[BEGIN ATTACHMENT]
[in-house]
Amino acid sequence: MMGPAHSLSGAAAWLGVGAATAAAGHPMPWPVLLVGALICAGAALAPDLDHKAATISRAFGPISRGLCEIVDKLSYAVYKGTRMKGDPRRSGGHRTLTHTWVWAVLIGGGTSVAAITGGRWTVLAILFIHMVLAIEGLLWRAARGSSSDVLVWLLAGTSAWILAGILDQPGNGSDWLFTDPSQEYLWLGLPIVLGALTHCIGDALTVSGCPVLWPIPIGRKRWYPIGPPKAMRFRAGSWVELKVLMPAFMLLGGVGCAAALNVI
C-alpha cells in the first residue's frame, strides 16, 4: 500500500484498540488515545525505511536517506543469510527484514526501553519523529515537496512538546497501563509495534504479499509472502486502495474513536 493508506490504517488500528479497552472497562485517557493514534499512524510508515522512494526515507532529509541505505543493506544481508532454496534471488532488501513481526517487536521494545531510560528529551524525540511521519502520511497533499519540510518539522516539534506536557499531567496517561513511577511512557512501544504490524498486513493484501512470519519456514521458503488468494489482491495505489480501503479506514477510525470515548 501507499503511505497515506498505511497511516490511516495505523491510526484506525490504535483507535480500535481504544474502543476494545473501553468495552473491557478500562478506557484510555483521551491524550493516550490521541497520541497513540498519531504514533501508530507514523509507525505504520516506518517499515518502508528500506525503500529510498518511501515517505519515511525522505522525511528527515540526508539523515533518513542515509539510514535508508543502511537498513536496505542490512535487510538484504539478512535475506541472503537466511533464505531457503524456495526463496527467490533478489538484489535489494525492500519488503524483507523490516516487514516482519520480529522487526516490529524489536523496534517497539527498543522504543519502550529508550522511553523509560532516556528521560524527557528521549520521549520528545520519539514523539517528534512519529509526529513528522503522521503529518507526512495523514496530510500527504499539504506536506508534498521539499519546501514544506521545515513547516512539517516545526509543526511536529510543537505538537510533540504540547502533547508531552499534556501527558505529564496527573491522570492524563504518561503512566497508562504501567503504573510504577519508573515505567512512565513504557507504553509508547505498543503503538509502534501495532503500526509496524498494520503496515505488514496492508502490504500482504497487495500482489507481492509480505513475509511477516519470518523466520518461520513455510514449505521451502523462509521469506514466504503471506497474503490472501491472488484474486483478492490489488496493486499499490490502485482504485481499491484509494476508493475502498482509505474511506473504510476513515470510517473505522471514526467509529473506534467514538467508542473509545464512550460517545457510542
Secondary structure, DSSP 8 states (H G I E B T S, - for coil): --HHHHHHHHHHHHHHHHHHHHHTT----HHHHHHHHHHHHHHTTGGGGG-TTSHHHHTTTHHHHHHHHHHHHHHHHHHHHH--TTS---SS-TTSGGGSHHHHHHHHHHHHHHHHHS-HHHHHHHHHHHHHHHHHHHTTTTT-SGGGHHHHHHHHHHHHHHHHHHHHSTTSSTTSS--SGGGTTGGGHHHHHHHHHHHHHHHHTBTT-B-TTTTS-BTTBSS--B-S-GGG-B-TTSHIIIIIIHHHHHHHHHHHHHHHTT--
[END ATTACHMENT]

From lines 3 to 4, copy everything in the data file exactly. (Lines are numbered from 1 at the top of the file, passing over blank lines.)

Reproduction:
C-alpha cells in the first residue's frame, strides 16, 4: 500500500484498540488515545525505511536517506543469510527484514526501553519523529515537496512538546497501563509495534504479499509472502486502495474513536 493508506490504517488500528479497552472497562485517557493514534499512524510508515522512494526515507532529509541505505543493506544481508532454496534471488532488501513481526517487536521494545531510560528529551524525540511521519502520511497533499519540510518539522516539534506536557499531567496517561513511577511512557512501544504490524498486513493484501512470519519456514521458503488468494489482491495505489480501503479506514477510525470515548 501507499503511505497515506498505511497511516490511516495505523491510526484506525490504535483507535480500535481504544474502543476494545473501553468495552473491557478500562478506557484510555483521551491524550493516550490521541497520541497513540498519531504514533501508530507514523509507525505504520516506518517499515518502508528500506525503500529510498518511501515517505519515511525522505522525511528527515540526508539523515533518513542515509539510514535508508543502511537498513536496505542490512535487510538484504539478512535475506541472503537466511533464505531457503524456495526463496527467490533478489538484489535489494525492500519488503524483507523490516516487514516482519520480529522487526516490529524489536523496534517497539527498543522504543519502550529508550522511553523509560532516556528521560524527557528521549520521549520528545520519539514523539517528534512519529509526529513528522503522521503529518507526512495523514496530510500527504499539504506536506508534498521539499519546501514544506521545515513547516512539517516545526509543526511536529510543537505538537510533540504540547502533547508531552499534556501527558505529564496527573491522570492524563504518561503512566497508562504501567503504573510504577519508573515505567512512565513504557507504553509508547505498543503503538509502534501495532503500526509496524498494520503496515505488514496492508502490504500482504497487495500482489507481492509480505513475509511477516519470518523466520518461520513455510514449505521451502523462509521469506514466504503471506497474503490472501491472488484474486483478492490489488496493486499499490490502485482504485481499491484509494476508493475502498482509505474511506473504510476513515470510517473505522471514526467509529473506534467514538467508542473509545464512550460517545457510542
Secondary structure, DSSP 8 states (H G I E B T S, - for coil): --HHHHHHHHHHHHHHHHHHHHHTT----HHHHHHHHHHHHHHTTGGGGG-TTSHHHHTTTHHHHHHHHHHHHHHHHHHHHH--TTS---SS-TTSGGGSHHHHHHHHHHHHHHHHHS-HHHHHHHHHHHHHHHHHHHTTTTT-SGGGHHHHHHHHHHHHHHHHHHHHSTTSSTTSS--SGGGTTGGGHHHHHHHHHHHHHHHHTBTT-B-TTTTS-BTTBSS--B-S-GGG-B-TTSHIIIIIIHHHHHHHHHHHHHHHTT--